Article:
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History of assessment practices in the United States Sandy Cobb, 10/8/04 Assessment practices began to spring up in the early

1900's, and the US government was a predominant driver. IQ tests and other standardized tests became popular in public schools. These early tests seemed to focus more on determining what one was capable of rather than assessing learning, as is the trend today. SATs were created in the 1920's to determine a potential student's ability to benefit from higher education. SAT and ACT scores are still being used today for the very same purpose. Many oppose this type of standardized testing, claiming test bias, against gender, race and socio-economic background. Five waves of educational reform occurring between the 1950s and the 1990s's included the role of tests in tracking and selection emphasized in the 1950s, the use of tests for program accountability in the 1960s, minimum competency testing programs of the 1970s, school and district accountability of the 1980s, and the standards-based accountability systems of the 1990s. Issues and concerns of test bias have arisen in many types of tests. (Linn R. L., 2000) I found several Web sites dealing with the history of assessment at well-known universities. I discovered that the Old Dominion University first began assessment practices in the mid 1980s Assessment has become increasingly important in higher education in the past fifteen years with pressure to turn attention to student learning from many directions. The Virginia legislature directed all public institutions in the Commonwealth "to establish assessment programs to measure student achievement" in Senate Joint Resolution 83, and in April 1987 the State Council for Higher Education in Virginia (SCHEV) mandated guidelines for a statewide campus-based assessment program, the first of its kind in the United States. (The History of Assessment at Old Dominion University) Apparently, the University of Arkansas at Little Rock (UALR) began assessment practices in 1984, beginning with the "Writing Proficiency Exam (WPE) installed as graduation requirement." (A Short History of Assessment at UALR)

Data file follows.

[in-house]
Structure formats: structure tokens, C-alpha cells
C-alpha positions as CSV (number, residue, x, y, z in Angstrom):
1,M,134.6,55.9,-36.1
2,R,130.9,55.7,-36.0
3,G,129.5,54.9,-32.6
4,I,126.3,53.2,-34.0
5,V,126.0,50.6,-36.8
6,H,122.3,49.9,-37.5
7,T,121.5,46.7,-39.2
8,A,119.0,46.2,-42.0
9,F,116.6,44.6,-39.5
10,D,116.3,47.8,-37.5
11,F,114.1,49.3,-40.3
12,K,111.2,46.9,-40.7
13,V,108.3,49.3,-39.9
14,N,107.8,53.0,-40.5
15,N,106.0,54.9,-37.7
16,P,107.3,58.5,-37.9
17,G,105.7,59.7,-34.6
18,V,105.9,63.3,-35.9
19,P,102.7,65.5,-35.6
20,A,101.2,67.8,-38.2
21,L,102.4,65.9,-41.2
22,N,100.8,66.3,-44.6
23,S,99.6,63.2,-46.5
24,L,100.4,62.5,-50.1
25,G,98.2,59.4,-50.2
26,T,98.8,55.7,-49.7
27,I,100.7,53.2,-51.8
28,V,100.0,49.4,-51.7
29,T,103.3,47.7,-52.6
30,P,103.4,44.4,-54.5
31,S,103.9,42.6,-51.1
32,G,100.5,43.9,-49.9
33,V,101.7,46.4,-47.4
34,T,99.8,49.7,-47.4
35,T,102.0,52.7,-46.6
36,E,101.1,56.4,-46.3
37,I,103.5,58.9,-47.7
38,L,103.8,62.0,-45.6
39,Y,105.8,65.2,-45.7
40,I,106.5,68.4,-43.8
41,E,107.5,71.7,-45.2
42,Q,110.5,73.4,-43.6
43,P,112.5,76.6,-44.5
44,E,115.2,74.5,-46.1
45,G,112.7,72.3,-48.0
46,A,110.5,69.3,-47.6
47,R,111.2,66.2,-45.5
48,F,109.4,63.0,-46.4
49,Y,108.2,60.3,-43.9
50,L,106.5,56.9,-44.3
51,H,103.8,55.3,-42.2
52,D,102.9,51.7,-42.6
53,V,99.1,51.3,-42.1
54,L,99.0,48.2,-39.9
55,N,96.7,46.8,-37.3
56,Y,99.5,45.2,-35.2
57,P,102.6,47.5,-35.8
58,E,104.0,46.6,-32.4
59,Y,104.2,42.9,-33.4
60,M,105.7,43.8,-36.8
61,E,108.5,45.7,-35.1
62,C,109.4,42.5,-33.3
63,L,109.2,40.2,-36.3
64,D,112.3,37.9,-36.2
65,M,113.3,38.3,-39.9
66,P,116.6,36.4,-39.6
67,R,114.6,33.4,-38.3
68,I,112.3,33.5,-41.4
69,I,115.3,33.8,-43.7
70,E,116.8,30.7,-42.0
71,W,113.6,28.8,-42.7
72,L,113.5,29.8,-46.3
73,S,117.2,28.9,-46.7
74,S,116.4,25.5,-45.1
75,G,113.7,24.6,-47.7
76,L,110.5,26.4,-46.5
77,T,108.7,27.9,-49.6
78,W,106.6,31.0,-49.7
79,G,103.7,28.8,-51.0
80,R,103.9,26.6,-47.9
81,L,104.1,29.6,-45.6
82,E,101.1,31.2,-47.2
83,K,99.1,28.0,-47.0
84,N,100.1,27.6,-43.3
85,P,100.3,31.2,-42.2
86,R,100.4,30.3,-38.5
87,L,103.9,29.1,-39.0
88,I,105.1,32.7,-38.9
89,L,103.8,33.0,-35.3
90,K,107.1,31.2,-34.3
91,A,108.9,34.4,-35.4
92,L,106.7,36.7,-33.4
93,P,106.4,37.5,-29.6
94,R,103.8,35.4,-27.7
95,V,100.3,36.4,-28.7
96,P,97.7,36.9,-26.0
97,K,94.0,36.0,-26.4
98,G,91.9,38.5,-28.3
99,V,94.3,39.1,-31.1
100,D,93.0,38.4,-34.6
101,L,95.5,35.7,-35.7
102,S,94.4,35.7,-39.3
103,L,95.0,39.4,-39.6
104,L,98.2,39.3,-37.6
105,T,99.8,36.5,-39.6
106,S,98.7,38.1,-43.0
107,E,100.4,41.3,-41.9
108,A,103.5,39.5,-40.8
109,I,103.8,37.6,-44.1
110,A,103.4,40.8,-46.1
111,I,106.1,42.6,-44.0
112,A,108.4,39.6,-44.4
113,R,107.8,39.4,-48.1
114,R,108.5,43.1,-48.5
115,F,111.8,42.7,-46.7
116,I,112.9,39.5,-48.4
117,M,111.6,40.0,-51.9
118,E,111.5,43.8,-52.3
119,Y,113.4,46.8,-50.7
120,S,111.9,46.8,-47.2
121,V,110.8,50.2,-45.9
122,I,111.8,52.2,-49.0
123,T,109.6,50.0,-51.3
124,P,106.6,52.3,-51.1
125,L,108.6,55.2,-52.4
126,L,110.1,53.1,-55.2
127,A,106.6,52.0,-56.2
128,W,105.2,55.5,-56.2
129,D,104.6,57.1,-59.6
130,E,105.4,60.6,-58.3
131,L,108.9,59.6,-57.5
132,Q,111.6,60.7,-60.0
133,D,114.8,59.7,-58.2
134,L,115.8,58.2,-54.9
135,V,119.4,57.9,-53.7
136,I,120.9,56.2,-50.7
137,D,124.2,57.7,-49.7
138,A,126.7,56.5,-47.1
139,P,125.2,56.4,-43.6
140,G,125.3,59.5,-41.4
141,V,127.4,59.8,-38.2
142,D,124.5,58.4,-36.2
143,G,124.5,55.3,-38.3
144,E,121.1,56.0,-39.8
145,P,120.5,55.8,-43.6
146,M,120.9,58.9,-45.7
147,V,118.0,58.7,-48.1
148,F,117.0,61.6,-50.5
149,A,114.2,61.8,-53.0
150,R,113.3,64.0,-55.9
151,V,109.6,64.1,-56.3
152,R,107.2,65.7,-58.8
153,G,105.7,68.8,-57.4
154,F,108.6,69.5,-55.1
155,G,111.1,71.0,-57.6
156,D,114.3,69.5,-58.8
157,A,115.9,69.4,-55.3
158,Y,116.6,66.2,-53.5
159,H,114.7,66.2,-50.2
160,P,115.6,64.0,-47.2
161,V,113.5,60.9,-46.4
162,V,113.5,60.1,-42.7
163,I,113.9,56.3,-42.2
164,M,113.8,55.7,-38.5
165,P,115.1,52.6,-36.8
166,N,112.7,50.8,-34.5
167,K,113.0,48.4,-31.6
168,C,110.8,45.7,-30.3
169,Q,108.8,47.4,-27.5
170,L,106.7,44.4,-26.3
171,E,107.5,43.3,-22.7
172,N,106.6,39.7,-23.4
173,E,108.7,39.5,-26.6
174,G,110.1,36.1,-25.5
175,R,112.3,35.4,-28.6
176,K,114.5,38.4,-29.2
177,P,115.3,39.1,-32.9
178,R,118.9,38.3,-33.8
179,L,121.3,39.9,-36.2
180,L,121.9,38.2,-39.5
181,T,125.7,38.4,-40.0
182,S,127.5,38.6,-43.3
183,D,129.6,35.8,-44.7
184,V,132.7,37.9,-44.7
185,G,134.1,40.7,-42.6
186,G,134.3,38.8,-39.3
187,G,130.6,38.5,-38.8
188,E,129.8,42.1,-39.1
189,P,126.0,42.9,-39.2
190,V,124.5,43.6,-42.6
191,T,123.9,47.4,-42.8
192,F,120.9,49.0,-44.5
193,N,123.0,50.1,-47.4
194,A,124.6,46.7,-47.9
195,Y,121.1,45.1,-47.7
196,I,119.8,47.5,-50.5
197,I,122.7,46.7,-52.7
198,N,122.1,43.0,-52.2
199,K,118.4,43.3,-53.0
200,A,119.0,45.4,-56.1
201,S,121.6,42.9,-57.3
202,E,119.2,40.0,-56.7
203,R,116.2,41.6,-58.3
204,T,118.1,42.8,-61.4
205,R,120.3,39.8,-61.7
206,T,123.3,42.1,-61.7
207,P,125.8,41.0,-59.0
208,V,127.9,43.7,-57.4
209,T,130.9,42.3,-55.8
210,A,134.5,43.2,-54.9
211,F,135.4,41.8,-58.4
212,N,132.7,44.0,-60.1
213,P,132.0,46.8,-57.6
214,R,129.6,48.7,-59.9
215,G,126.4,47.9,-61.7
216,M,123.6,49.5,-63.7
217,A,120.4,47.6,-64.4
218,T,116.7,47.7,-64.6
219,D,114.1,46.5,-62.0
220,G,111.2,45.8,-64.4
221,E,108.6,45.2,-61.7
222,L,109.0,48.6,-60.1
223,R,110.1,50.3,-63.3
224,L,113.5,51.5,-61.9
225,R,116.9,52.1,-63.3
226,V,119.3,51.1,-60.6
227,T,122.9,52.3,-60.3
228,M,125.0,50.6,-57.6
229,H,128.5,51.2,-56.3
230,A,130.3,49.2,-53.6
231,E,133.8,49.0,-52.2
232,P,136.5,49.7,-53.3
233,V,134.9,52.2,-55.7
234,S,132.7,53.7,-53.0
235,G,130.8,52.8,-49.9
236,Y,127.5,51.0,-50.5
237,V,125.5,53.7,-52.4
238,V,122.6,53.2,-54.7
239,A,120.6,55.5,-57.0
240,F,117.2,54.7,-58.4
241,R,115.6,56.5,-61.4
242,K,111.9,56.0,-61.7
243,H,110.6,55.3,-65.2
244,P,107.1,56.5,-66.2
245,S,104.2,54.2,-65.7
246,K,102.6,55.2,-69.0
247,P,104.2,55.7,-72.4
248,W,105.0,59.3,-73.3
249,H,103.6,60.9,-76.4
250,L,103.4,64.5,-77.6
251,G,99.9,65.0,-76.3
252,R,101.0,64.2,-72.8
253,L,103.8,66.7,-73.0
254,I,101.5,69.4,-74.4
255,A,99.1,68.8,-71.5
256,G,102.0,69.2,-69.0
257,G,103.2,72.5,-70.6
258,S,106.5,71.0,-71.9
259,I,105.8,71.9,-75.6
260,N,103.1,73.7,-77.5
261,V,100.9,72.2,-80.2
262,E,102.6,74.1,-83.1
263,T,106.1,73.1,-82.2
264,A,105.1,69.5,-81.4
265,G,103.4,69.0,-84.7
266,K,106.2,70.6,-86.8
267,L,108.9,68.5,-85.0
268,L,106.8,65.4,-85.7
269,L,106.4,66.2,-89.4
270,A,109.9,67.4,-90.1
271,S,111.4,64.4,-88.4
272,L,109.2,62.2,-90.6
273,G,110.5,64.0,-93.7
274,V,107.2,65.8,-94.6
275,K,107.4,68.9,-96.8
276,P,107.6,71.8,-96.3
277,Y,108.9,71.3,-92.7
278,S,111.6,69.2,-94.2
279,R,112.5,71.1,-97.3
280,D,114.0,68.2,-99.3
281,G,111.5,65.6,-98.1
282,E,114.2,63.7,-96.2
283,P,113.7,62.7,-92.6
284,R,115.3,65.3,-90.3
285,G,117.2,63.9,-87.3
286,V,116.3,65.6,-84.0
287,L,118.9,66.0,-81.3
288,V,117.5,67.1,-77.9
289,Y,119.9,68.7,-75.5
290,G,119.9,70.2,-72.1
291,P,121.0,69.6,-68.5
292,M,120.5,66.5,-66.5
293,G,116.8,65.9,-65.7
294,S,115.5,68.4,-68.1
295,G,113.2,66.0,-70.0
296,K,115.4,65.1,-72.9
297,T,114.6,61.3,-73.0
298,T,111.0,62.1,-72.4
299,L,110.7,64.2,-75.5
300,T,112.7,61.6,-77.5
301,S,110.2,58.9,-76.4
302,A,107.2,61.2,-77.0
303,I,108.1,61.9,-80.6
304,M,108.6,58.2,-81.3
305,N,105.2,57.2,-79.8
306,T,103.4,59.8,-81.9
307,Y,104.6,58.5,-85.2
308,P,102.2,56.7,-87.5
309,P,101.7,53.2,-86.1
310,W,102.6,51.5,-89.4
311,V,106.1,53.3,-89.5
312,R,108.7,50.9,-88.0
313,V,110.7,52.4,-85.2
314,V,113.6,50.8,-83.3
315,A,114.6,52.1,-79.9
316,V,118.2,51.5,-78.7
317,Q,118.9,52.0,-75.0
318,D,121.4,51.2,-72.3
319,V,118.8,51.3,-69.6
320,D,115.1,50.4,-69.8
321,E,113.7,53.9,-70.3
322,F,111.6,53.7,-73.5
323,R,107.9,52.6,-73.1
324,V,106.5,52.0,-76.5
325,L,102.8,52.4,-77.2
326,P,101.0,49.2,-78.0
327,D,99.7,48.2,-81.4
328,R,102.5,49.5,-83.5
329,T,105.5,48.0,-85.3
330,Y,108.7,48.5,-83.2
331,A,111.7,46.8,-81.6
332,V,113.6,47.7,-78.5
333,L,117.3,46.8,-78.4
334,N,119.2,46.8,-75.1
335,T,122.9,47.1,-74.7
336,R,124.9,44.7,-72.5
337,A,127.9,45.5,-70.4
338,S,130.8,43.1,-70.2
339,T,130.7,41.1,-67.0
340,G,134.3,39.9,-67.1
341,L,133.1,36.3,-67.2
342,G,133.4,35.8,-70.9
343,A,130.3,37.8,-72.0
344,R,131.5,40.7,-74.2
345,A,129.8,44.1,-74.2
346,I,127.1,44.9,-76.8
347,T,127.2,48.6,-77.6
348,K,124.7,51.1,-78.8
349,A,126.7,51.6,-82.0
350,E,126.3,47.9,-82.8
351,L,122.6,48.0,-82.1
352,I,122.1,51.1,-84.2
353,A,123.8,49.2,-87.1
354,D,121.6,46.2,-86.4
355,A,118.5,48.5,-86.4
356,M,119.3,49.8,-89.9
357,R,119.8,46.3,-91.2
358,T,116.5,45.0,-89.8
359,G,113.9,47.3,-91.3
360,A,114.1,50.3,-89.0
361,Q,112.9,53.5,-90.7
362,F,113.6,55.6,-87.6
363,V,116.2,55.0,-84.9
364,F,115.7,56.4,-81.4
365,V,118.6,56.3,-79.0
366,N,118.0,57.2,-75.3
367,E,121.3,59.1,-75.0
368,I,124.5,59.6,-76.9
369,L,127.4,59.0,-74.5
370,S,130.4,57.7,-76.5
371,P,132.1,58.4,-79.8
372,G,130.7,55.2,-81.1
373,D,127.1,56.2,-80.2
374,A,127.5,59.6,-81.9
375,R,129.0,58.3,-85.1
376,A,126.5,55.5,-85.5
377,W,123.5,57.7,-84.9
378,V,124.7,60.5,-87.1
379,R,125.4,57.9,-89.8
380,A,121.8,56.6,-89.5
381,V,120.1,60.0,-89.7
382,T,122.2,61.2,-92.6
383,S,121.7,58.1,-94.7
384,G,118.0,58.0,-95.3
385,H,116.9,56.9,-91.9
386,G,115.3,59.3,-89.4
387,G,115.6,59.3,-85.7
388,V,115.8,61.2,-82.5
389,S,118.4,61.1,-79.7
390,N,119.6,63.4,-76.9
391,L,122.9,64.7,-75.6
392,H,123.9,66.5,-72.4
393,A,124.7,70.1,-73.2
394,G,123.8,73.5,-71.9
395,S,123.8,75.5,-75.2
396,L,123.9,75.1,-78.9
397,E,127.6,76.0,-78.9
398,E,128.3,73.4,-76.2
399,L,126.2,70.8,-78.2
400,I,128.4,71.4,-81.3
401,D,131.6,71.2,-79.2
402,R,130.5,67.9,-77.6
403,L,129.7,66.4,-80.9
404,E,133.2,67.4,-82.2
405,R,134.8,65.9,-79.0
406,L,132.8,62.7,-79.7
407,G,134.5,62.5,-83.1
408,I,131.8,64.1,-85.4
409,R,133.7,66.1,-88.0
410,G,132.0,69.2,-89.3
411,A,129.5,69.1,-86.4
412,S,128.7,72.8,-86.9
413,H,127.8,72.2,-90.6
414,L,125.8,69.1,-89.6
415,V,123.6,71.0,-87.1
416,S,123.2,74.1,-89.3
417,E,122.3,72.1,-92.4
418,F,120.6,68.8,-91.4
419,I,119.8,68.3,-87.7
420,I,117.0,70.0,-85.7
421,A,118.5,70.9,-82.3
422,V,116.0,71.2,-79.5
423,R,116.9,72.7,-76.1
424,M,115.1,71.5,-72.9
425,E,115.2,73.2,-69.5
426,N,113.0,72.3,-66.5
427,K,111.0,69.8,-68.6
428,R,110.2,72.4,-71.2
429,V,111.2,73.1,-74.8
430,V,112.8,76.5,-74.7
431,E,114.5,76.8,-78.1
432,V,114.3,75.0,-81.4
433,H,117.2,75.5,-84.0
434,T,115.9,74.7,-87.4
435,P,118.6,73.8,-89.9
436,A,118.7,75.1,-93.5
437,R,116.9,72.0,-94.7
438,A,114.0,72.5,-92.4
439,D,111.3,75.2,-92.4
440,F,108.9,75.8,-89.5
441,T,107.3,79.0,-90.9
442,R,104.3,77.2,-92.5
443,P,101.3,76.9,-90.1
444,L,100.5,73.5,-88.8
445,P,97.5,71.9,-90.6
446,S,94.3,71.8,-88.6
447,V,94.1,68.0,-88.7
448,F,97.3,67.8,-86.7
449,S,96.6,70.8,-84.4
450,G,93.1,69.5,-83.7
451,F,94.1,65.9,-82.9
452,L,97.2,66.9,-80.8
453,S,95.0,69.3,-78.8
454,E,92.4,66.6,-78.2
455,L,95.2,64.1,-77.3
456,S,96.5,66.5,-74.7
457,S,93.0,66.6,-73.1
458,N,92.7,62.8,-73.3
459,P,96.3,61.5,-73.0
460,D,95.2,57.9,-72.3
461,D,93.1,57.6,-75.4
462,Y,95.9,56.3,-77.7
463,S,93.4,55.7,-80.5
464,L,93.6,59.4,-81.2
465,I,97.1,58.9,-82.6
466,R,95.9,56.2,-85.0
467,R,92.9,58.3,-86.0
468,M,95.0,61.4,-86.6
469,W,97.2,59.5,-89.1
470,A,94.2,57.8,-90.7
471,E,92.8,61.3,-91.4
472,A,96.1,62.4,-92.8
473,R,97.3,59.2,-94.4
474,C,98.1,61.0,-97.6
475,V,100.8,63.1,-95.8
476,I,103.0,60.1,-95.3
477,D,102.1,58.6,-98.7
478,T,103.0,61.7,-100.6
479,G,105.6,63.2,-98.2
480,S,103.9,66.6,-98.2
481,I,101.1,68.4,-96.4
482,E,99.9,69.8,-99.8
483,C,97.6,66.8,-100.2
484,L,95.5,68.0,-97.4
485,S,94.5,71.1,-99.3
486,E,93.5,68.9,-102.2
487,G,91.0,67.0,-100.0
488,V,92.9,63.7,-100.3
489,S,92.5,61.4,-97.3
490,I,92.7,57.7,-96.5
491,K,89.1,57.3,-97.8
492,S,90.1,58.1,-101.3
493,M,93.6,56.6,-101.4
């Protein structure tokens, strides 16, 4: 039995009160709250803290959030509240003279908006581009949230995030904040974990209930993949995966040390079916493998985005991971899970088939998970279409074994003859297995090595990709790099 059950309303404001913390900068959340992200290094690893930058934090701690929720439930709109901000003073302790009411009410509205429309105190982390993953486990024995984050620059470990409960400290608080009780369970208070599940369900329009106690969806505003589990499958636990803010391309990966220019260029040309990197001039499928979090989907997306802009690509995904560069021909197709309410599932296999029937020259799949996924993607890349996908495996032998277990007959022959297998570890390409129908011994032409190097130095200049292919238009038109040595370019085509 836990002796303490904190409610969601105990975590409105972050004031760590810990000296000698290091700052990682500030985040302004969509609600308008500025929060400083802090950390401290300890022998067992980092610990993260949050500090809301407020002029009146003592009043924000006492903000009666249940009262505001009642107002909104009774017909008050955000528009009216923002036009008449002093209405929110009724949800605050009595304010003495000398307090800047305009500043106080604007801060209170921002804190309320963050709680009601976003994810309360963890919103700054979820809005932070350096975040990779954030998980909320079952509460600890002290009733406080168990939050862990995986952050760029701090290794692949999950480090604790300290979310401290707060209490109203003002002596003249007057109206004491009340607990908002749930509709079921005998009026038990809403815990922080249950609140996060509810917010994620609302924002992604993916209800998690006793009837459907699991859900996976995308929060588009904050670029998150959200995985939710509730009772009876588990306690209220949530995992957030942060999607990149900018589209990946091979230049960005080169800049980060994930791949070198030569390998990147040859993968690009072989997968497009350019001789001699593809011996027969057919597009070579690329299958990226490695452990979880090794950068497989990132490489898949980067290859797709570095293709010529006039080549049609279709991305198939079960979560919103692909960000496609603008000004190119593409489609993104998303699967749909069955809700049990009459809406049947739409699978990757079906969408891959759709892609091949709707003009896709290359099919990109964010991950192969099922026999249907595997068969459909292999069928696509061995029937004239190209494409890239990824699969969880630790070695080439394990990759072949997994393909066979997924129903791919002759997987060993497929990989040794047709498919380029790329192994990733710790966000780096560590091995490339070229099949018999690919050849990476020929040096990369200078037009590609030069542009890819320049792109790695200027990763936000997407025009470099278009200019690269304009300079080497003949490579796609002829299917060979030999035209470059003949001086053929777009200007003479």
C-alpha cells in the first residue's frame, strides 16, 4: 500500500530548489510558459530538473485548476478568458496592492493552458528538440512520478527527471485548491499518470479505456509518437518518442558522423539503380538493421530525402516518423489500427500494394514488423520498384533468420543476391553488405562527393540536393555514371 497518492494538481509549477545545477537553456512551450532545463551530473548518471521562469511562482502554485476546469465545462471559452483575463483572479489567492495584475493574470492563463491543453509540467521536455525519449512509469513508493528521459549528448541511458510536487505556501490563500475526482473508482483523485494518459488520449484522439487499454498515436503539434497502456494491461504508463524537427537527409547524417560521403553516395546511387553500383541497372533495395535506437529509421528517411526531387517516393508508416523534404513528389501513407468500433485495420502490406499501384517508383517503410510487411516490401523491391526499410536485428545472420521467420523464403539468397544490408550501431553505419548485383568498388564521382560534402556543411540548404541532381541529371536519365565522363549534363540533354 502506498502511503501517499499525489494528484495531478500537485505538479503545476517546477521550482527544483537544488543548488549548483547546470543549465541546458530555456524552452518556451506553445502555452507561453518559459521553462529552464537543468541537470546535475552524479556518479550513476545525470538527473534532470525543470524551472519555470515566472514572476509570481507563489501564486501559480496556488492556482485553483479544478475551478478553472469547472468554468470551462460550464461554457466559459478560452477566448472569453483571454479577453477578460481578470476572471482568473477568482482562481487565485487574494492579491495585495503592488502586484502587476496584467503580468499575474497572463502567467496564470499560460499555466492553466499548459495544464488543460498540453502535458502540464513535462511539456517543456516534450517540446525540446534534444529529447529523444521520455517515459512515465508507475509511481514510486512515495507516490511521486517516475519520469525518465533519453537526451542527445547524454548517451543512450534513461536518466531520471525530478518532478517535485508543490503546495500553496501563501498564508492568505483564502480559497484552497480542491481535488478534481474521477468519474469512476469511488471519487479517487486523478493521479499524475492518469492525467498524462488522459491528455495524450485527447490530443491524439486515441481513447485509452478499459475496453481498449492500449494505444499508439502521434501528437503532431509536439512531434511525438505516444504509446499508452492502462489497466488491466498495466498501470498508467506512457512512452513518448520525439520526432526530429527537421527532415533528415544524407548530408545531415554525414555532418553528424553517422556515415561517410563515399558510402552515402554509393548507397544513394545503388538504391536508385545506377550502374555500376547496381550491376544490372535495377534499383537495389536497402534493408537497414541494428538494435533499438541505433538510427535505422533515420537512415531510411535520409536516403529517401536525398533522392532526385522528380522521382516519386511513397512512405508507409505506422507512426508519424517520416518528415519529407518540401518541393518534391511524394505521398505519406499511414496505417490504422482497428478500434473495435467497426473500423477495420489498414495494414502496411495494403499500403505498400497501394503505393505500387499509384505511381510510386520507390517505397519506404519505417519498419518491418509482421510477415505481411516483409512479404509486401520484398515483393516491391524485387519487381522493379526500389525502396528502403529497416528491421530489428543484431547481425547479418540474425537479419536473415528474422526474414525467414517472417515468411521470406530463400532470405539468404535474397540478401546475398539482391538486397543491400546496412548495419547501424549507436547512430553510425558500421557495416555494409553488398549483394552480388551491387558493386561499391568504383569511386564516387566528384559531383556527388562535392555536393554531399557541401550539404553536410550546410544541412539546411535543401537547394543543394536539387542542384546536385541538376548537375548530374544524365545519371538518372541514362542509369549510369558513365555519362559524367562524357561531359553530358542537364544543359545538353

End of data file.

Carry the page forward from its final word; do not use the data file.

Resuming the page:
Indiana Wesleyan University coordinated assessment activities for the first time in 1989 in preparation for a North Central Association (NCA) accreditation visit in 1999. (College of Arts) I agree with Lorrie Shepard's point of view in her article "The Role of Assessment in a Learning Culture." She emphasized the importance of focusing not on the kind of assessments used to give grades or to satisfy the accountability demands of an external authority, but rather the kind of assessment that can be used as a part of instruction to support and enhance learning. In her article, Shepard appeals to educational researchers and others involved in teacher education, and states that "The transformation of assessment practices cannot be accomplished in separate tests and measurement courses, but rather should be a central concern in teaching methods courses." (Shepard, L., 2000) My research revealed that early on assessment activities within college and university settings were predominantly related to the accreditation process. Today, assessment practices are still a very important part of accreditation, but educators have come to recognize the value of assessing student learning for purposes of improving instructional practices. The trend today is for colleges to become "Learning colleges" that embrace more effective, innovative methods of teaching, learning and assessing, for the teachers as well as the students! We have come a long way in the past 100 years! Works Cited: Linn Robert L. "Assessments and Accountability." ER Online, (March 2000.) Volume 29, Number 2 "The History Of Assessment At Old Dominion University." Assessment at Old Dominion University. 8 October, 2004. 8 October, 2004 age "A Short History of Assessment at UALR." Assessment Central. (8 October, 2004. 8 October, 2004) "College of Arts & Sciences History of Assessment." Indiana Wesleyan University. (8 October, 2004. 8 October, 2004)

"The Role of Assessment in a Learning Culture." Lorrie Shepard. ER (October, 2000) Online, Vol. 29, No. 7, pp. 1-14.